Unique Voices

Writing for me is the most fun when its effortless.  The words just appear on the screen like magic.  You look up and realize that it’s 3 hours later and you’ve written 1200 keepable words.

Writing is most effortless when you know both the place and the characters intimately.  You don’t have to break up your flow to find out how far the river is from the freeway bridge in Cincinnati, or stop to figure out how Joe Smith would react when his girlfriend points a gun at him.

Of course, you can’t have every novel take place in your hometown.  Well, if you write a multi-volume fiction series, I guess you can.  The other good part of that is you can go to the restaurant that just opened up downtown, put a scene there, and claim it as a tax deduction for research.  But for those of us who write stand-alone novels, that would get really boring.

And the character that you know the most about is you.  But likewise, you can’t have every character be you.  Your readers would gag.

But they’re so much fun to write.  Stop it.  Get to work.

A compromise for me is a character that’s bright, knowledgeable, and quick-witted with a touch or sarcasm/cynicism thrown in.  The danger is that it’s REAL easy to have them slip right into MY voice rather than their own.  Fortunately, my writing partner SusanH understands the danger and is vigilant against it.  “Rick’s voice or Rusty’s” commonly appears in her “green edits.”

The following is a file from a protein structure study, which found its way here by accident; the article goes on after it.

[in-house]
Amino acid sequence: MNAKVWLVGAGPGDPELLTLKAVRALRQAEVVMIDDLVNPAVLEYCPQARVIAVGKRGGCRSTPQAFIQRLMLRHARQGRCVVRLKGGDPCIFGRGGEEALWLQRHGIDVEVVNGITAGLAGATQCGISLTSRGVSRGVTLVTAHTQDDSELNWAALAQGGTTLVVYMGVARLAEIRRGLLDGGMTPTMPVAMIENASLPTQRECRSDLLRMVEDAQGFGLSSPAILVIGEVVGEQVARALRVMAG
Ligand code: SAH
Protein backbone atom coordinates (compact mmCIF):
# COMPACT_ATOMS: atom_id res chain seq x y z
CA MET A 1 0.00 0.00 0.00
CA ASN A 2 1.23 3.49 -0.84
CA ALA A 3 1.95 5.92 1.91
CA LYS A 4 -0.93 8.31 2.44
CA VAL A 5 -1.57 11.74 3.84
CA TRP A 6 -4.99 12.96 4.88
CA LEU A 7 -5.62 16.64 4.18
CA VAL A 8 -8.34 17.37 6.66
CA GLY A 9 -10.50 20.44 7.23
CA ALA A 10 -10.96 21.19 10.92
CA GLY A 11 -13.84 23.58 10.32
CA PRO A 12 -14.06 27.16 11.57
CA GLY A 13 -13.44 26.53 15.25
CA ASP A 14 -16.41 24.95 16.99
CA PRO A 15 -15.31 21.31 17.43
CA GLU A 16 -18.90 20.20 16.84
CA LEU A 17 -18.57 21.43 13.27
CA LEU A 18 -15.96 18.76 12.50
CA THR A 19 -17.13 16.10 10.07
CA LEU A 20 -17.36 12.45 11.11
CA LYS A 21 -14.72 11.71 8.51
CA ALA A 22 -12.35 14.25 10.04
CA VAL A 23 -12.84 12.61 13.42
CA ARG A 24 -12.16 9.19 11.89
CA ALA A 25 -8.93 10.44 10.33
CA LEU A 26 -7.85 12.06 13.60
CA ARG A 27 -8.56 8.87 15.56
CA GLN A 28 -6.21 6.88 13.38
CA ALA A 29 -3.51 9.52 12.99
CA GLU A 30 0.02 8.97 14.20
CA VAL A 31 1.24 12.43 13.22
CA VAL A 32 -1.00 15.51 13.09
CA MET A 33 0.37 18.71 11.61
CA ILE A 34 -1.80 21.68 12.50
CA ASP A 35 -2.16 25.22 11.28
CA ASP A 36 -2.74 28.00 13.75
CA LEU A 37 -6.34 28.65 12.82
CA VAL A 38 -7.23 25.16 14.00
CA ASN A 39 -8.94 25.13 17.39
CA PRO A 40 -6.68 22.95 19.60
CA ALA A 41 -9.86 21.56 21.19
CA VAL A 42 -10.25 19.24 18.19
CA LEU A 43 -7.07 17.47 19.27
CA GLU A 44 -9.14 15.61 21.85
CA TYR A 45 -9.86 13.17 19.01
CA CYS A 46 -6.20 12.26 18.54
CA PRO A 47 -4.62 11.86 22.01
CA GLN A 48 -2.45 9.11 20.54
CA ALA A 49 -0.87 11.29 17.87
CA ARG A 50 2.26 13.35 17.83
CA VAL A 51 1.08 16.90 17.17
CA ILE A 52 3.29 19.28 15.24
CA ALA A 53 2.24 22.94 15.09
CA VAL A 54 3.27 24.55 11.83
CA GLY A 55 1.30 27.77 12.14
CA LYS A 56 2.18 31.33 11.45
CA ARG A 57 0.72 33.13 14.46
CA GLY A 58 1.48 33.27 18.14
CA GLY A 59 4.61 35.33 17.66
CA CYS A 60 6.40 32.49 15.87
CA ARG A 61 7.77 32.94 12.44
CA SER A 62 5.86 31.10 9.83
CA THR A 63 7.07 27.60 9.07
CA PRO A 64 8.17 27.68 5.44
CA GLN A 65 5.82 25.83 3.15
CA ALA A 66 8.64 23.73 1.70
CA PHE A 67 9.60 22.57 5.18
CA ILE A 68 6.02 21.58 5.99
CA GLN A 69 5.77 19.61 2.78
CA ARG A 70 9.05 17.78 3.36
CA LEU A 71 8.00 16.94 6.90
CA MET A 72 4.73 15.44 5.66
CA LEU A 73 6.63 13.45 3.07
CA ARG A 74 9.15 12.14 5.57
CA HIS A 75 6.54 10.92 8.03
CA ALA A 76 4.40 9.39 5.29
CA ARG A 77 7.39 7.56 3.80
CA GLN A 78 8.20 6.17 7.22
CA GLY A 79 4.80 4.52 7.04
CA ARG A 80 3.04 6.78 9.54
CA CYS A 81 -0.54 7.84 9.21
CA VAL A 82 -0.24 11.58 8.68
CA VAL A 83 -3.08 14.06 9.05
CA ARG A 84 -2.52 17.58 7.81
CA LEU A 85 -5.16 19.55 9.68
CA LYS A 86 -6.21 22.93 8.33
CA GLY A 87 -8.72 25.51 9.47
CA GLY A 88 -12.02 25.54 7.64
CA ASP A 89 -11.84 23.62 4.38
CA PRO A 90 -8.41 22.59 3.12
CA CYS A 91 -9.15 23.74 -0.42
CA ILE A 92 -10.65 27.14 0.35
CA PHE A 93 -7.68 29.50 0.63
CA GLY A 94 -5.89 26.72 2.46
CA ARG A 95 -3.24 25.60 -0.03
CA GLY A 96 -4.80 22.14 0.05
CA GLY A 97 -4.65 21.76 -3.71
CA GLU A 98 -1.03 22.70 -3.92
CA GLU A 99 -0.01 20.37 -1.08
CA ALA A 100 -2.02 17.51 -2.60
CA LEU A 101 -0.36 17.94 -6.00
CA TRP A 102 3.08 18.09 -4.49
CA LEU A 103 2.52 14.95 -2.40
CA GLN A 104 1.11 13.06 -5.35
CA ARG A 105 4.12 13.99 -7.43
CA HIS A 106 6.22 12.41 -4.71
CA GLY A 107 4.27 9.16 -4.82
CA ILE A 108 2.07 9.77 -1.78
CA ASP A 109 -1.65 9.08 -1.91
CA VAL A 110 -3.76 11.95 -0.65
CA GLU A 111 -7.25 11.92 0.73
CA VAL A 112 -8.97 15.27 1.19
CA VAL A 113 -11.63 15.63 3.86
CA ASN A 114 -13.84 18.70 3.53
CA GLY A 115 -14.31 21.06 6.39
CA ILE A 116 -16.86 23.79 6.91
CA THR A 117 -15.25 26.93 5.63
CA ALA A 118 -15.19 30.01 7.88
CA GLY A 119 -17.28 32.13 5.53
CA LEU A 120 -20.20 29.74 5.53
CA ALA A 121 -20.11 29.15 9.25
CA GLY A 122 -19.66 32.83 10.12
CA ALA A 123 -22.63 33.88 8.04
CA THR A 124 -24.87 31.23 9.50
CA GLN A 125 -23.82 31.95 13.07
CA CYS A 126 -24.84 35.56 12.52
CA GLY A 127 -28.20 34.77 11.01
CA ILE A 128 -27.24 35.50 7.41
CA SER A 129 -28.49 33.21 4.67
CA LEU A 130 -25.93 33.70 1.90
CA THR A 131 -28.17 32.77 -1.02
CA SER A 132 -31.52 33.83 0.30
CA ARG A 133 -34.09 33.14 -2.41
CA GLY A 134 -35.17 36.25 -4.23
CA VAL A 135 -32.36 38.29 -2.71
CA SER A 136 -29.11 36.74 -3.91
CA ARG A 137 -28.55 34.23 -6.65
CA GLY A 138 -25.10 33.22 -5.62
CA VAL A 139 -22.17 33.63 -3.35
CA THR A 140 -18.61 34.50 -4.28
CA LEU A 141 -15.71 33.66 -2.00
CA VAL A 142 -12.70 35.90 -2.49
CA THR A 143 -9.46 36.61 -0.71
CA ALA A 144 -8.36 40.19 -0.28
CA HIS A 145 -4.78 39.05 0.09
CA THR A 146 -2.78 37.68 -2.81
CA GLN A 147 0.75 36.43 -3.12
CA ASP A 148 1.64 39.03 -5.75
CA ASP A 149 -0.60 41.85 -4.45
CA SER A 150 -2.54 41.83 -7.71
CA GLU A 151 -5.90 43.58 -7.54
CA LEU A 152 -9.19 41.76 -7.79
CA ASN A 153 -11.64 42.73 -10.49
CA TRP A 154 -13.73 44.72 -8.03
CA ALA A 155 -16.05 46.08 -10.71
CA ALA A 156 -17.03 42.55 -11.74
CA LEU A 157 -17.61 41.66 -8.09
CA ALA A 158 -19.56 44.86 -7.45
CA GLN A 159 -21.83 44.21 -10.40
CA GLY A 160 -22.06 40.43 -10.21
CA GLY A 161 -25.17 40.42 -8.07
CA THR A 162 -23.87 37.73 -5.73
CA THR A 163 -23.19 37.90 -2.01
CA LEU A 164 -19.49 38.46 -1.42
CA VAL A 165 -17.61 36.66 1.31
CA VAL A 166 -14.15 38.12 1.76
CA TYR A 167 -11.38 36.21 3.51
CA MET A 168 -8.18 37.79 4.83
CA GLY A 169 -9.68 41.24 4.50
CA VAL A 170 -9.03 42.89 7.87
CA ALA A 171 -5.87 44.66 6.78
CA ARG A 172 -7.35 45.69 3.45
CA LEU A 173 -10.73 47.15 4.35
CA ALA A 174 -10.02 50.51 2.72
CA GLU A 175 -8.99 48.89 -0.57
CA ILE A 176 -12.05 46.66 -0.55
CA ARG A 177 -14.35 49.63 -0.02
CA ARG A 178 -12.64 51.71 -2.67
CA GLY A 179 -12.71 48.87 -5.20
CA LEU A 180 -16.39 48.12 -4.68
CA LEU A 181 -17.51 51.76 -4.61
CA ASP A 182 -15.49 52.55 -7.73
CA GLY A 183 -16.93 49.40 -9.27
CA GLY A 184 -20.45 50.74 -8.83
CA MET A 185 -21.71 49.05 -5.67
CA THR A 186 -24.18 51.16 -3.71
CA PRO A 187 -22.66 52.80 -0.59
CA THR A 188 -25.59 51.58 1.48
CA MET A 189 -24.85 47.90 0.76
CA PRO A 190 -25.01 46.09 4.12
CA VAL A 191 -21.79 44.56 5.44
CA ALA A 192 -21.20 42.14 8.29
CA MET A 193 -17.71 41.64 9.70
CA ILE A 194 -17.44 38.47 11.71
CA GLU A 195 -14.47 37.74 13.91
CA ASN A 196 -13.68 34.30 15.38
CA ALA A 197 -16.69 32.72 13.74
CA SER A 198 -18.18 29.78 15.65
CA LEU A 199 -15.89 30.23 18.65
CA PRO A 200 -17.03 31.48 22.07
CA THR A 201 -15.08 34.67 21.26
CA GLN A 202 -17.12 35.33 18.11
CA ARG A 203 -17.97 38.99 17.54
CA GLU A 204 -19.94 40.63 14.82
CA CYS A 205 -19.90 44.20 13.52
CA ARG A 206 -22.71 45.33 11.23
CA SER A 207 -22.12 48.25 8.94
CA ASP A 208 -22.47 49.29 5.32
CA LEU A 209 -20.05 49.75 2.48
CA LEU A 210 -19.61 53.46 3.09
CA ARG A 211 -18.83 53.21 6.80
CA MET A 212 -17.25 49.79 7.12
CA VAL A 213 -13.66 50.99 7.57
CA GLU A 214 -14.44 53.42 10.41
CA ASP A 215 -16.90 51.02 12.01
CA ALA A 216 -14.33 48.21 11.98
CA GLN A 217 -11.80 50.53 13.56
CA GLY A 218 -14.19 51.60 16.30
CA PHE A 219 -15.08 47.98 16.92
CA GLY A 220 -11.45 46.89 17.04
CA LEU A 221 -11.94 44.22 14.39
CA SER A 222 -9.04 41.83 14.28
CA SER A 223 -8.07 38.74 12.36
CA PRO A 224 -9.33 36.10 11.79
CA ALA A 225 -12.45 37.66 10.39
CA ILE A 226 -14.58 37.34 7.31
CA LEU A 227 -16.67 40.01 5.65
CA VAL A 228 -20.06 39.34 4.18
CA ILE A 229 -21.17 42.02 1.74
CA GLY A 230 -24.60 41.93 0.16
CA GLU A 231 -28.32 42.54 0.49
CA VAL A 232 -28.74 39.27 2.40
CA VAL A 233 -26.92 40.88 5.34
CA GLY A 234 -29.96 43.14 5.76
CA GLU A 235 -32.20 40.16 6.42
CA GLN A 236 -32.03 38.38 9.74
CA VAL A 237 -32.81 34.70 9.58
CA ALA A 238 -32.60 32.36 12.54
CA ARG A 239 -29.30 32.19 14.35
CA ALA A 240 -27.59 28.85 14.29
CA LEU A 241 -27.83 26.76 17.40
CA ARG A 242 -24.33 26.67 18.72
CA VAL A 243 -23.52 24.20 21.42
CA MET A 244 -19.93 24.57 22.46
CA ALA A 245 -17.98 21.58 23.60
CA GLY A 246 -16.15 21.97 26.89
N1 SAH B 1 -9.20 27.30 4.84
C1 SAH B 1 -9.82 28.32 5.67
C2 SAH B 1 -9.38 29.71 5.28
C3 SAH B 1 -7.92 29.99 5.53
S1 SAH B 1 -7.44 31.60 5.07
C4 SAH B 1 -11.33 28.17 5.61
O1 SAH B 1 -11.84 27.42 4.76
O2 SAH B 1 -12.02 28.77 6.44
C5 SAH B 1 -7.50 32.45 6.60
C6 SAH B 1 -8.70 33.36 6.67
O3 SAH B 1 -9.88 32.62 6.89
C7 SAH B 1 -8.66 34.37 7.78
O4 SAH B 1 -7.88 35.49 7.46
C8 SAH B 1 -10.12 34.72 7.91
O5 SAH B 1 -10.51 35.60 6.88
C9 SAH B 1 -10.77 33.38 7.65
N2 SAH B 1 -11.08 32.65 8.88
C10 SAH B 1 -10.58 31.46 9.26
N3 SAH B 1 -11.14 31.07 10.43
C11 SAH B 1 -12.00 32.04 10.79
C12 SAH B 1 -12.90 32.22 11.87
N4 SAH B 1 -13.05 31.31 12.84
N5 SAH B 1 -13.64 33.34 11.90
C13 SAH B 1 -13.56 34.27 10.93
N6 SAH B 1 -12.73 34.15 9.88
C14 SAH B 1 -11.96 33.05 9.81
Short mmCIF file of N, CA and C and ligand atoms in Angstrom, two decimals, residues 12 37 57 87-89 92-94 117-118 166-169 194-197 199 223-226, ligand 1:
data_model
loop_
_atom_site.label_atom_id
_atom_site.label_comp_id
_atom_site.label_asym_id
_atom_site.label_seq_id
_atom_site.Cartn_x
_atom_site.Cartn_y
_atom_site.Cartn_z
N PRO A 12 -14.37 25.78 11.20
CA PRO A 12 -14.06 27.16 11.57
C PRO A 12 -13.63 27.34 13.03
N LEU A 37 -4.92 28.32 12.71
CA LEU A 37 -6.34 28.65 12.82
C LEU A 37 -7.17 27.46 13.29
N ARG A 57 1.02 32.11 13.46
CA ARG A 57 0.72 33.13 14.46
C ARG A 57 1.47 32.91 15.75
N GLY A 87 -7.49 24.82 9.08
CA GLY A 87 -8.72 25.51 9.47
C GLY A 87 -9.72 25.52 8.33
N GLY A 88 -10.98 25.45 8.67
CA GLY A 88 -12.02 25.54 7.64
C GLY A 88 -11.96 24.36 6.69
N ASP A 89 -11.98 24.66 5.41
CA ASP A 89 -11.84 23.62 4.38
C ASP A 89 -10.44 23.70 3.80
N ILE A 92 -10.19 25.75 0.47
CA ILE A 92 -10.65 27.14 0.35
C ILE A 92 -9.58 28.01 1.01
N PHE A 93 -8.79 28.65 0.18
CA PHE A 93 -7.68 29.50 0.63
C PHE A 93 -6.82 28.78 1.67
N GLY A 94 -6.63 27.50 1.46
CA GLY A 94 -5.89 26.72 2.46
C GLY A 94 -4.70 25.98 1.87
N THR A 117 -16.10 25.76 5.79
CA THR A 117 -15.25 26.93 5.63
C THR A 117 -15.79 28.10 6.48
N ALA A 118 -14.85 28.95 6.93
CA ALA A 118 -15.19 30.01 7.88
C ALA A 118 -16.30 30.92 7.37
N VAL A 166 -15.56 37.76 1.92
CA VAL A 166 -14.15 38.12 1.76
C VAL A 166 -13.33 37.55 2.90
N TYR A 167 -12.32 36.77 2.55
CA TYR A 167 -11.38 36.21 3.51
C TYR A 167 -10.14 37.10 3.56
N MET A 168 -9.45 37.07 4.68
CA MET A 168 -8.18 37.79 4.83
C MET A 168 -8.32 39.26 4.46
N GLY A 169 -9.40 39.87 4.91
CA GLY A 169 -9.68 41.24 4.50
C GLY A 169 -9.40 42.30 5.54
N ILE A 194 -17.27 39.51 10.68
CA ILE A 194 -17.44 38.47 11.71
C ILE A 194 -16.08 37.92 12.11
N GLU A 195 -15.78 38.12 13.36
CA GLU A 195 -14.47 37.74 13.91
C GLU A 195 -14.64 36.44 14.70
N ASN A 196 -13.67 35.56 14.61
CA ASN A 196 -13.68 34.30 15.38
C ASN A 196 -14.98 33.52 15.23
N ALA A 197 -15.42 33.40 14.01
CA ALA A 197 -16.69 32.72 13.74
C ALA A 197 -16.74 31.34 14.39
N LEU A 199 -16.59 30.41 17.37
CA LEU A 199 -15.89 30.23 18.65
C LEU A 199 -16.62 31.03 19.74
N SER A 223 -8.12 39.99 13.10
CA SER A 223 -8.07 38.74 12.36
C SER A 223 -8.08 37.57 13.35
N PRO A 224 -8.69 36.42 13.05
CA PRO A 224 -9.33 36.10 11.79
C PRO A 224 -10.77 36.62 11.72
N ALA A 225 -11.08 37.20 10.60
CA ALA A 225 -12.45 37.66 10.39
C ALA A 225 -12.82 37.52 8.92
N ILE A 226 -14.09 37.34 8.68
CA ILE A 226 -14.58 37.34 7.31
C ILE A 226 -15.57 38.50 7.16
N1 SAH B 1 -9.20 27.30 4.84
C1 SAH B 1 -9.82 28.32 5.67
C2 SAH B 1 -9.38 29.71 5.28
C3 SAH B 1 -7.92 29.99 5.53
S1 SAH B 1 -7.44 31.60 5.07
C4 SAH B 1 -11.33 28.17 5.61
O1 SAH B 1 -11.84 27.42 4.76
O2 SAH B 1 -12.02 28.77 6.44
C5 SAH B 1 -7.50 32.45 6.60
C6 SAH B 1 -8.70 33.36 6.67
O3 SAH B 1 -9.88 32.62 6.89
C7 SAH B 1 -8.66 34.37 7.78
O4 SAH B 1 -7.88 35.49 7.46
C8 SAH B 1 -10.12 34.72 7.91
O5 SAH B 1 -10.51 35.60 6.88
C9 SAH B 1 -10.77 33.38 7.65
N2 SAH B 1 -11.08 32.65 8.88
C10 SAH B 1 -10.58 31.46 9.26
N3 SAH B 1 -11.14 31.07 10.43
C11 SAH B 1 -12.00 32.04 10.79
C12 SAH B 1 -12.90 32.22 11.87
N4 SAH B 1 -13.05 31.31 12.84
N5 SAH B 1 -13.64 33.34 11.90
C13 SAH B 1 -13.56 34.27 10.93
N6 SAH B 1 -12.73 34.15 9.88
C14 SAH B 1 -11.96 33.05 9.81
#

I had a hard time writing Walter in Strange Bedfellows because he was so unlike me.  I have a lot of flaws, but milquetoast is not one of them.  The character in that novel that was the compromise character (bright, knowledgeable, etc) was Morgan.  And it wasn’t difficult to keep her separate from me for physiological reasons as well as a fundamental difference in beliefs and/or code of ethics.

Rick had the danger of becoming me.  So I intentionally tried to make him different as well (plus I had SusanH to help).  The biggest difficulty in Avalon, S.C. was keeping Sabrina from sounding like Rick sounding like me.   IF YOU EVER READ A PASSAGE WHERE THAT HAPPENS, be sure to comment on it or drop me an email.

Sir Kay sounds a lot like me.  I’m dealing with it.  He also sounds a lot like Bradley Schuster who sounds a lot like me.  Very few of you have read Bradley Schuster and the Holy Grail, and it looks like it’s still a ways from publication.  So it’s not an immediate problem.  But perhaps it’s just one I’m just putting off for the future.

Aha!  Procrastination!  Sounds like me as well.

voice bubbles


5 thoughts on “Unique Voices

  1. I know when the main male character sounds like me. Sometimes when he and someone else are having a wordplay fest, the other character takes on some of my voice as well. I try to avoid it, but am not always successful in recognizing it. Fortunately, I have SusanH to green edit those failures. I suppose I could loan her to you for a short while, but you can’t have her permanently!!!

  2. How did I miss this post? Oh yeah. It came when I wasn’t breathing much–that’s a slight exaggeration–and my Inbox was climbing toward 500 emails. But sorry that I missed it.

    Bruce, I’m SusanH, but I won’t go into your question since it’s been discussed since this post appeared.

    Re voice, the voice that is the easiest in my WIP is the one that sounds like me, my female lead’s sister. What is the hardest for me is making sure there is range in my female lead’s voice without having her “not sound like herself.” I don’t think she should sound the same when she is happy, worried, ticked off, turned on, etc. But at the same time, she should always sound “like her.”

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